Multimodal vs. Intermodal Modes of Transport [Complete Guide 2022]

Multimodal vs Intermodal Transportation – The Key Differences [Explained 2022]

When it comes to the transportation of goods and materials, two terms are frequently used to define the modes of transport in the logistics world: intermodal and multimodal. At DG International, we are freight forwarders who specialise in offering multimodal solutions, but it is our stern belief that anyone should be able to understand the difference between the two, which we outline is this handy blog.

 

What is Multimodal Transportation?

In the most basic sense, multimodal transportation is the means to utilise multiple methods of transport to get goods from origin to final destination. This can be done via air, sea, road and rail freight in any combination which can be operated by either a single or multiple carriers along the way.

However, its important to note, either way this will likely be under a single contract or a Bill of Lading. Even if additional carriers are involved in the journey, one carrier assumes exclusive responsibility and ensures door-to-door delivery.

You can instruct your freight forwarder to set up a single contract for your company to use as an experienced agent. Freight agents like this are highly experienced with all the customs processes and would handle all of the negotiation while you only have one contract to oversee. The agent would also be responsible for coordinating loading, unloading, and managing any delays.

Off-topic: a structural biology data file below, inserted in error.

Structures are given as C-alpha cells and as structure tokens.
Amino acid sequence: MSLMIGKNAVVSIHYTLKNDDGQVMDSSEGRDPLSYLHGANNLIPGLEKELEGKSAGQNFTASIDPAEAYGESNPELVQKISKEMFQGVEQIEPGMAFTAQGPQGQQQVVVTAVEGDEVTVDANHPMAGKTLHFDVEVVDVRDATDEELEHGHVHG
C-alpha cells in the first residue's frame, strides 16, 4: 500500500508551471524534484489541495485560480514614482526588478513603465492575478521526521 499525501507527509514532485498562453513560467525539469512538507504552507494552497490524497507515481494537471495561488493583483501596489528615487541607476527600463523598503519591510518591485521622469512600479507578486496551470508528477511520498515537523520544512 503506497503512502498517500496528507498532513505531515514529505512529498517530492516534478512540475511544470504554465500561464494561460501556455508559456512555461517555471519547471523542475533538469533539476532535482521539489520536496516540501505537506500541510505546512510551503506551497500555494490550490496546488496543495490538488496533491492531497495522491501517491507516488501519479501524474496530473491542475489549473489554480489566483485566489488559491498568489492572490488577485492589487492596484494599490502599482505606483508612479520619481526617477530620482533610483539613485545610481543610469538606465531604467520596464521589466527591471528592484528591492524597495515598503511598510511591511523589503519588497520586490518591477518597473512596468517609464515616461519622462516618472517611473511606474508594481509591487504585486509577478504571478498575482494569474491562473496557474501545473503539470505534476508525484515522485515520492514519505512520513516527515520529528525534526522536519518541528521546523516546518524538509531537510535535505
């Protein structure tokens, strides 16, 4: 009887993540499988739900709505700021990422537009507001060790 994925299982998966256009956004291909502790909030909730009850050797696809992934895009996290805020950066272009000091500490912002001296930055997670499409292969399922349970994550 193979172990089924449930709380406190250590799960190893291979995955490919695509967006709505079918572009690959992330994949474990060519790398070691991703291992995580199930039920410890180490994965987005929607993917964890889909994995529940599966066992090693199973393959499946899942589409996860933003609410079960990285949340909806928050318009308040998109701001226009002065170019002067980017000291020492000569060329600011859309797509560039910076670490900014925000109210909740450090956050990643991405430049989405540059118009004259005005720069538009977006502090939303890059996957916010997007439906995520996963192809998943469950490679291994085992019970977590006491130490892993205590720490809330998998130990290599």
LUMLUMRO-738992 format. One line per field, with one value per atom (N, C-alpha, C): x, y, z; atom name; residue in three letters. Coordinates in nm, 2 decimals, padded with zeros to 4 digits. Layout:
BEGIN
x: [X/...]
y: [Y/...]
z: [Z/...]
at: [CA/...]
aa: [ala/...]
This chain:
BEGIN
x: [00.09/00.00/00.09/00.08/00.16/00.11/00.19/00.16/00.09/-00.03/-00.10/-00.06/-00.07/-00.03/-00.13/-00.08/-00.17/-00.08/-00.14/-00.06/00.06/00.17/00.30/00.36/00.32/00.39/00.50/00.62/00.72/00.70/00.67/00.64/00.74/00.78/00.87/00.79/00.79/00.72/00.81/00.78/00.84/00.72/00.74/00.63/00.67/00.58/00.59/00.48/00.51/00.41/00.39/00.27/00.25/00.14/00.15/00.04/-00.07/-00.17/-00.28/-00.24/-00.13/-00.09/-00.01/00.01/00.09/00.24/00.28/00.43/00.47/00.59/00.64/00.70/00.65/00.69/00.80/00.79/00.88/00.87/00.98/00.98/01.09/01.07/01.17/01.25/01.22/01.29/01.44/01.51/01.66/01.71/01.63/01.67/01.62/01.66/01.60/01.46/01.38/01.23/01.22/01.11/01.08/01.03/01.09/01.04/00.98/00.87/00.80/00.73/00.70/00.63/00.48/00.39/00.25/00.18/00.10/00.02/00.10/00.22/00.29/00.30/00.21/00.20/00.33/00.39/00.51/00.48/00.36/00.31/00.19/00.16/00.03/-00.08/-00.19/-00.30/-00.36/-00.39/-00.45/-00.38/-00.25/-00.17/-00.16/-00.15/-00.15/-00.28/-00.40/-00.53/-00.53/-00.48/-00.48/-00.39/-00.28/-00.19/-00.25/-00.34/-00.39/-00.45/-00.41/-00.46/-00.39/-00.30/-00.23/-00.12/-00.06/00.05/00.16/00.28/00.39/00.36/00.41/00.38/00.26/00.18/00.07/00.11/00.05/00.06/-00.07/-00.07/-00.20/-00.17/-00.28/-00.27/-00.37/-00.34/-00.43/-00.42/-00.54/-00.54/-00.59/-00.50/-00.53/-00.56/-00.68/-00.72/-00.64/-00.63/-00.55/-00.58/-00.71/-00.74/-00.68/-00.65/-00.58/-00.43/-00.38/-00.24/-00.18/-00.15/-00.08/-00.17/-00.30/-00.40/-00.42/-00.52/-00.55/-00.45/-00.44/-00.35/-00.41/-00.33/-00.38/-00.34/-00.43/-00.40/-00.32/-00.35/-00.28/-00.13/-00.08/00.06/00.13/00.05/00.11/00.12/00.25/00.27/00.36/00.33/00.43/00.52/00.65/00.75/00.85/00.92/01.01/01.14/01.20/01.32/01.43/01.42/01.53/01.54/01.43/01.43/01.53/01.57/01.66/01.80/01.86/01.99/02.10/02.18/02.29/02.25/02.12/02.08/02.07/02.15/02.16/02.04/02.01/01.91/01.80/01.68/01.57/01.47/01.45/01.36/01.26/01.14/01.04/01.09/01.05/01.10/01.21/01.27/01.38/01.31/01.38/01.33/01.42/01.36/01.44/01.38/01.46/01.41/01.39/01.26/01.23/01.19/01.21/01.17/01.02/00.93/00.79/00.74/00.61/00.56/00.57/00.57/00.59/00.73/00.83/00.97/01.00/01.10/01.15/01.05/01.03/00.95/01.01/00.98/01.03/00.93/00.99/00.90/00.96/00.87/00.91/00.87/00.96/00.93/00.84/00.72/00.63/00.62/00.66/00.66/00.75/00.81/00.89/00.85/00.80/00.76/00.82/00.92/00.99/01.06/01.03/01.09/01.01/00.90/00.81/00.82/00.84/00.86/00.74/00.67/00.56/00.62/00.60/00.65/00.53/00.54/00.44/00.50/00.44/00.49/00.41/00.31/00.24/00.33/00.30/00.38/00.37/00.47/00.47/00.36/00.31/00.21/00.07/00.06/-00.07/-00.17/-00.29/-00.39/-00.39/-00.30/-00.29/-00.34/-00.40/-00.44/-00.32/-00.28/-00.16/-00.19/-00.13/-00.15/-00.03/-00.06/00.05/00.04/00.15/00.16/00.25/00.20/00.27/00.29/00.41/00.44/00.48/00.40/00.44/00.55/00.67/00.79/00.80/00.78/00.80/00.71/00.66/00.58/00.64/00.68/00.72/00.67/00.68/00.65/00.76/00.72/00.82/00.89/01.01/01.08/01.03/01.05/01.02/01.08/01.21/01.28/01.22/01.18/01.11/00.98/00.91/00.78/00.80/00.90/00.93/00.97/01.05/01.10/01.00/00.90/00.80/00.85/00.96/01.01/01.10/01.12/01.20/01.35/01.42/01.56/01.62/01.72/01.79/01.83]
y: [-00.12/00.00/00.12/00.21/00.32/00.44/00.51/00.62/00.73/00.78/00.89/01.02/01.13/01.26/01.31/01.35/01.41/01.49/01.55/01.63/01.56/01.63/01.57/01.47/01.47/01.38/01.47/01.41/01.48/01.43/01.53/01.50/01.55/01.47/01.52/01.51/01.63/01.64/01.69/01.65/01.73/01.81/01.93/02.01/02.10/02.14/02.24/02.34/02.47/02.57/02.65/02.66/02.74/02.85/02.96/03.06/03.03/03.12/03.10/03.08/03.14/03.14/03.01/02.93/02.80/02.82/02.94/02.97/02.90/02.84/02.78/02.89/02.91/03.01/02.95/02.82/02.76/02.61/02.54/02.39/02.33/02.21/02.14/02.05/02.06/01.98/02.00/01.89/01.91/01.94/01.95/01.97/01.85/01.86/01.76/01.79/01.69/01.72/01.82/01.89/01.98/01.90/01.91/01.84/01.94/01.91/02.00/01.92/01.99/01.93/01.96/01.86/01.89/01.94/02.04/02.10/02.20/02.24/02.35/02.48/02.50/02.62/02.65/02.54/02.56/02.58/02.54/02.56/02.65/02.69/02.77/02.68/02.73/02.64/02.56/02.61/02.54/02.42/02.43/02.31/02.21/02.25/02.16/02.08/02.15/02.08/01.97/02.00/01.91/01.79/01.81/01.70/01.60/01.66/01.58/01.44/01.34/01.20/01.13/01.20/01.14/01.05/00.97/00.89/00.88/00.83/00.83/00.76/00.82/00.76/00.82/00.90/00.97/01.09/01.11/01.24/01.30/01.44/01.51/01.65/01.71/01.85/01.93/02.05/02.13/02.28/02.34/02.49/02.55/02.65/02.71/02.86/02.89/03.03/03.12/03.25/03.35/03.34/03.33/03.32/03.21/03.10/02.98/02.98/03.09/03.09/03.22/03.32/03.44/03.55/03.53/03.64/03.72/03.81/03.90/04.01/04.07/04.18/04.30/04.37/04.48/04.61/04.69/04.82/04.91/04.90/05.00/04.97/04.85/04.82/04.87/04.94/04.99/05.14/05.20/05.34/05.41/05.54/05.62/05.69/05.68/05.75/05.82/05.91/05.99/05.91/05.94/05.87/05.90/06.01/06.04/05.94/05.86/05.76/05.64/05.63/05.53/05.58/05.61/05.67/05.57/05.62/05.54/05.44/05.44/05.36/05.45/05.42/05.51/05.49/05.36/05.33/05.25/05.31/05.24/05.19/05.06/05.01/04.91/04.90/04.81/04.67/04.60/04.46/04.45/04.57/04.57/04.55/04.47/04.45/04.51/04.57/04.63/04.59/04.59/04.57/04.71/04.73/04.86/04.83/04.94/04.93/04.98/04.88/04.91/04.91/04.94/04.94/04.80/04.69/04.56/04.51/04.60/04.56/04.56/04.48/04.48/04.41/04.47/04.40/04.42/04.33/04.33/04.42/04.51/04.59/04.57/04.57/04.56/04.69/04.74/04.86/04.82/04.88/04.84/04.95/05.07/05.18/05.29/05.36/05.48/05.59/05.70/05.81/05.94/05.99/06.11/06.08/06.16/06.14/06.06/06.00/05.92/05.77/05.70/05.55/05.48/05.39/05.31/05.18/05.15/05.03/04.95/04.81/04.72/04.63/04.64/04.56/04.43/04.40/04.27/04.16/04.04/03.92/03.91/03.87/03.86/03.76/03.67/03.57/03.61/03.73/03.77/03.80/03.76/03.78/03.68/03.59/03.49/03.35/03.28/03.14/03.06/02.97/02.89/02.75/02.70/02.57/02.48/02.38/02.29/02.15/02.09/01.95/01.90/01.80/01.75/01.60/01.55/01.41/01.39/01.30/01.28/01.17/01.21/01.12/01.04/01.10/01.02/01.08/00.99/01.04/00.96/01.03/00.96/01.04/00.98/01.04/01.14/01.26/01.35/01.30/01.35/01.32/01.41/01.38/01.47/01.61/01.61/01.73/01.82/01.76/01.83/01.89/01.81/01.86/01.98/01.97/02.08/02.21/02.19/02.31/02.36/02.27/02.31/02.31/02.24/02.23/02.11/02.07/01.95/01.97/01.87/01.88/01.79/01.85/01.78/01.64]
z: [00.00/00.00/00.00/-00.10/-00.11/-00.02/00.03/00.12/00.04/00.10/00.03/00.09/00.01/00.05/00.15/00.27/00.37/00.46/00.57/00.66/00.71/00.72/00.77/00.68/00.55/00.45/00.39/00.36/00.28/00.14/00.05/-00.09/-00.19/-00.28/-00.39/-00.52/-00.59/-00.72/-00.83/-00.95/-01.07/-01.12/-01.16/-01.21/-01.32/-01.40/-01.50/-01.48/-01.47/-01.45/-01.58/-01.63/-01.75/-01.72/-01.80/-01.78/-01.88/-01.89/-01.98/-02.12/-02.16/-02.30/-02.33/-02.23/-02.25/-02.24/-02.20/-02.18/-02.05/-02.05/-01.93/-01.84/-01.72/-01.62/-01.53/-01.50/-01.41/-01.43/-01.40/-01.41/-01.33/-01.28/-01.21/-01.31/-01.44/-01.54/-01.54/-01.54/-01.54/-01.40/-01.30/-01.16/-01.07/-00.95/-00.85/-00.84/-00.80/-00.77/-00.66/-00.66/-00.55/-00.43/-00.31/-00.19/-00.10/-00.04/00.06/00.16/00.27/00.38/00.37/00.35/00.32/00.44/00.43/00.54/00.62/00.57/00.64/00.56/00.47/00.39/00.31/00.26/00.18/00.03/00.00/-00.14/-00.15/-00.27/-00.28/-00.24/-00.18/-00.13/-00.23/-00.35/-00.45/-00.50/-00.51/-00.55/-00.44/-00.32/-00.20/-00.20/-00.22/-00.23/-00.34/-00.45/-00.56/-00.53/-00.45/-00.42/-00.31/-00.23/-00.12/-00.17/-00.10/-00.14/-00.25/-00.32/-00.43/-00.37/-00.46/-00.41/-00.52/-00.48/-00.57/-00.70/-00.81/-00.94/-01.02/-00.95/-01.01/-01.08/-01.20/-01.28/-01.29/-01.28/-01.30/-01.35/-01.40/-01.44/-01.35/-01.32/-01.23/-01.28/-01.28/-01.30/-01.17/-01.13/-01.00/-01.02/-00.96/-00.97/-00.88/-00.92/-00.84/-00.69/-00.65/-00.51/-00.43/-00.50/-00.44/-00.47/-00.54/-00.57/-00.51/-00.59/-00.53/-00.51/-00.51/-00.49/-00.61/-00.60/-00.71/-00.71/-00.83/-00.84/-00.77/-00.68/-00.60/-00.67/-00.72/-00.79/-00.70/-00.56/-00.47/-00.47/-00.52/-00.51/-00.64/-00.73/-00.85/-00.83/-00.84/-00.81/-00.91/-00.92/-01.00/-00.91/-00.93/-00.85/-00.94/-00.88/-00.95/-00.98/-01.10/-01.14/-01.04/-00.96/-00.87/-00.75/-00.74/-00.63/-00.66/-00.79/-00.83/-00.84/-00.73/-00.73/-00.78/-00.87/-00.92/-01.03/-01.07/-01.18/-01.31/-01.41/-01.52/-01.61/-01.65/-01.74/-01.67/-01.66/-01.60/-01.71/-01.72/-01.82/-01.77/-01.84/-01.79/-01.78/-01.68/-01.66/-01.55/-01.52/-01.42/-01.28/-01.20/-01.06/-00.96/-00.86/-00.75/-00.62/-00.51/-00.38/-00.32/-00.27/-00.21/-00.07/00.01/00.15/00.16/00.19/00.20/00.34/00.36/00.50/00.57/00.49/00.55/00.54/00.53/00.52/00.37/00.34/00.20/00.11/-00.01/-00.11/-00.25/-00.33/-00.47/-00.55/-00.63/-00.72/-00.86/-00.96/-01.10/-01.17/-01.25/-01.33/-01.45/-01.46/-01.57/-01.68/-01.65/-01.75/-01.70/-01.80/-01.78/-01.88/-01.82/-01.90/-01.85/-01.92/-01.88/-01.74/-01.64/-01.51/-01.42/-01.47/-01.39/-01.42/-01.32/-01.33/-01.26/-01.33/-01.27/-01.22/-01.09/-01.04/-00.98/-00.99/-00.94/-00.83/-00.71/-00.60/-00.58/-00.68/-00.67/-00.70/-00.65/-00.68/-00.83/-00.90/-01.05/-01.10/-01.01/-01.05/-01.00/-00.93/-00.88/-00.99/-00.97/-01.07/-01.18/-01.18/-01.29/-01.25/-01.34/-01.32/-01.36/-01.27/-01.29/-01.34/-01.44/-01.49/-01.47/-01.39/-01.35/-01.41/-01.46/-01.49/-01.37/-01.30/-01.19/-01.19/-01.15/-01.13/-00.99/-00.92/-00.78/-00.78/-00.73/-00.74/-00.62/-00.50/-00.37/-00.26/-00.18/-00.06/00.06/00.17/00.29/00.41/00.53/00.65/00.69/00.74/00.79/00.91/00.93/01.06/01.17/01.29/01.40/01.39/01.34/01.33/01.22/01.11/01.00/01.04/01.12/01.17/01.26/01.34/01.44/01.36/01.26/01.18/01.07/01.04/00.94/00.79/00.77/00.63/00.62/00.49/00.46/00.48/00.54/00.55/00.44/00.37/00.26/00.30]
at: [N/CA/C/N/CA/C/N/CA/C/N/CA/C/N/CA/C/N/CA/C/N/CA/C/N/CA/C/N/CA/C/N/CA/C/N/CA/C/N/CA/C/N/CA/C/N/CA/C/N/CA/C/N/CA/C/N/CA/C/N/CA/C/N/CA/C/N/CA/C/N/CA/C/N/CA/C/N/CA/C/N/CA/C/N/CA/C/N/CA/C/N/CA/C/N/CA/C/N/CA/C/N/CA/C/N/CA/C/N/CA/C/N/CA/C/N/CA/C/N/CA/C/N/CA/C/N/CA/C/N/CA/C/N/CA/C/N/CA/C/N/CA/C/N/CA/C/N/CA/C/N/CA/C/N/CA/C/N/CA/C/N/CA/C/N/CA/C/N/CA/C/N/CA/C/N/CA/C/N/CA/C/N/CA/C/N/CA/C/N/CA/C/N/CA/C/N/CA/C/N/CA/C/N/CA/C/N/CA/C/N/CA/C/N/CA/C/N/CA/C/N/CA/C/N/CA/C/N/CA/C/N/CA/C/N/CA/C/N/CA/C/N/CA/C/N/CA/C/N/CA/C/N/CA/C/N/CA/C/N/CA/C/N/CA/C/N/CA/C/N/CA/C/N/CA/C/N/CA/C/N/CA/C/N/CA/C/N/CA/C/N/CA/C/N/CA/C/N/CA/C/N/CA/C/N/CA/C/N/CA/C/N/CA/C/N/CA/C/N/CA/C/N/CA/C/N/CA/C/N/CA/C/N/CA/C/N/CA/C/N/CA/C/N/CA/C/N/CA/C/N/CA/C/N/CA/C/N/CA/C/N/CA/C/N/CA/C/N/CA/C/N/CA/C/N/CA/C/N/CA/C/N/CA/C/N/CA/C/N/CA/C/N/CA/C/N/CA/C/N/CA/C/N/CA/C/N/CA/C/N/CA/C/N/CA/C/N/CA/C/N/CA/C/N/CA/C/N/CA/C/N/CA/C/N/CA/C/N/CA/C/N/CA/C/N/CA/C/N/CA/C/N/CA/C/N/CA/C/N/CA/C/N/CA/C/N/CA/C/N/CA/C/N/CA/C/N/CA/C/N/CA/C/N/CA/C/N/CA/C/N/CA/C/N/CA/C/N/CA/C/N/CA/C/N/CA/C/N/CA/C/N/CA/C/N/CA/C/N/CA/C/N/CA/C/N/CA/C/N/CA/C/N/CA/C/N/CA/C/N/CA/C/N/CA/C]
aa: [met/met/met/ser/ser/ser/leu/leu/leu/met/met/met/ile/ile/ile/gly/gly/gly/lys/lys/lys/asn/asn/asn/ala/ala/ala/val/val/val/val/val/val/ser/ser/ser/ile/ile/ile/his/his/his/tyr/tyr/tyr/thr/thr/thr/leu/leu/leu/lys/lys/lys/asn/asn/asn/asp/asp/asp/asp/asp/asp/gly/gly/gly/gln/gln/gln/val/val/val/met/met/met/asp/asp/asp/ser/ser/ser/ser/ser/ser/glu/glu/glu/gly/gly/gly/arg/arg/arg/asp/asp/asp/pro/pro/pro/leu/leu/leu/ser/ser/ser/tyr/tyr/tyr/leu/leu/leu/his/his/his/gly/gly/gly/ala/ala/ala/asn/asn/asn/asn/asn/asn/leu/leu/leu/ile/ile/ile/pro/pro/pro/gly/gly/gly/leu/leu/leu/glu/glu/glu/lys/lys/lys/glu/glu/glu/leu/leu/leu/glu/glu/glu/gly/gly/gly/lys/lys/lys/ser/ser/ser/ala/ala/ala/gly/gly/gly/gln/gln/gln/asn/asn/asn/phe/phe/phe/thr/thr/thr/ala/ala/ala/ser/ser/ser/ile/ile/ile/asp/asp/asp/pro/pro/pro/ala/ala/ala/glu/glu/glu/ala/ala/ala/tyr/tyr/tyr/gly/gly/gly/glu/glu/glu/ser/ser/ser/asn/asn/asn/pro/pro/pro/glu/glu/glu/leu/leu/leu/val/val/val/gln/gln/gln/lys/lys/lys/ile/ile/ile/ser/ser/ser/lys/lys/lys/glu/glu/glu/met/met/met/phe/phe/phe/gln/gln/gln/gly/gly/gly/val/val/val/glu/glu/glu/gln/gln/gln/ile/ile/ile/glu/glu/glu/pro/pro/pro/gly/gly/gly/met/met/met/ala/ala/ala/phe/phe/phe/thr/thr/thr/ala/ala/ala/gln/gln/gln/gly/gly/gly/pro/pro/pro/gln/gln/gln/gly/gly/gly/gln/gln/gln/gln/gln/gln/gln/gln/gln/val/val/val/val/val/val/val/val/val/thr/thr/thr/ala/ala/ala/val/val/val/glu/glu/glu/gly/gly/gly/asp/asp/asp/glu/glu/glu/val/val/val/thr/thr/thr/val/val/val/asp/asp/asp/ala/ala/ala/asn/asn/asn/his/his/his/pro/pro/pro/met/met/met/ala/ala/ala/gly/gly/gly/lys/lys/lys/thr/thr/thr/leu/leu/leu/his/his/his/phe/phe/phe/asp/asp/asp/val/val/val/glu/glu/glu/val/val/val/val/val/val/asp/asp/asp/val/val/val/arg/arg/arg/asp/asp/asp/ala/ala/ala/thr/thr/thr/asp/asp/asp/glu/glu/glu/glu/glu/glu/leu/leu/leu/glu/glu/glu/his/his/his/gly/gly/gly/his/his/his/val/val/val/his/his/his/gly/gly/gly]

Advantages of  Multimodal Transportation:
  • Better use of infrastructure means faster and more efficient shipping
  • Optimises and improves deadlines
  • Reduces inventory costs
  • More environmentally sustainable which lowers carbon footprint
  • Reduces indirect costs
  • Ability to monitor your shipment door-to-door
  • Greater access worldwide
  • Liability is held with a single transport carrier
  • Reduced paperwork and overheads
  • Centralised point of contact who manages whole process
Disadvantages of Multimodal Transportation:
  • Additional costs including transhipments and handling etc
  • There will be no negotiation between you and each carrier
  • There may not be a choice of carrier for certain legs of the shipment process

 

 

What is a Bill of Lading?

A Bill of Lading is a type of legal document that is used when shipping goods to signal responsibility, accountability and liability.

When the goods are being shipped they are loaded and the Bill of Lading is given to the shipper, and upon delivery it is then given to the buyer/consignee.

This allows the shipper to release the goods and transfers ownership (thus the responsibility) of the goods to the buyer. The Bill of Lading also acts as a type of receipt to demonstrate the cargo has been fully loaded onto the vessel and then transported to the consignee.

 

What is Intermodal Transport

Intermodal Transport is similar to multimodal transportation in that it still entails moving cargo (FEU and TEU containers) from origin to destination whilst utilising multiple modes of transport. However, where it differs from multimodal is that each mode of transport is operated under different carriers. This means that each leg of the journey requires independent contracts, unlike the single contract for multimodal transportation.

Ultimately, the intermodal strategy reduces cargo handling, which enhances security, reduces damage and loss, and speeds up some aspects of freight delivery.

Advantages of Intermodal transportation: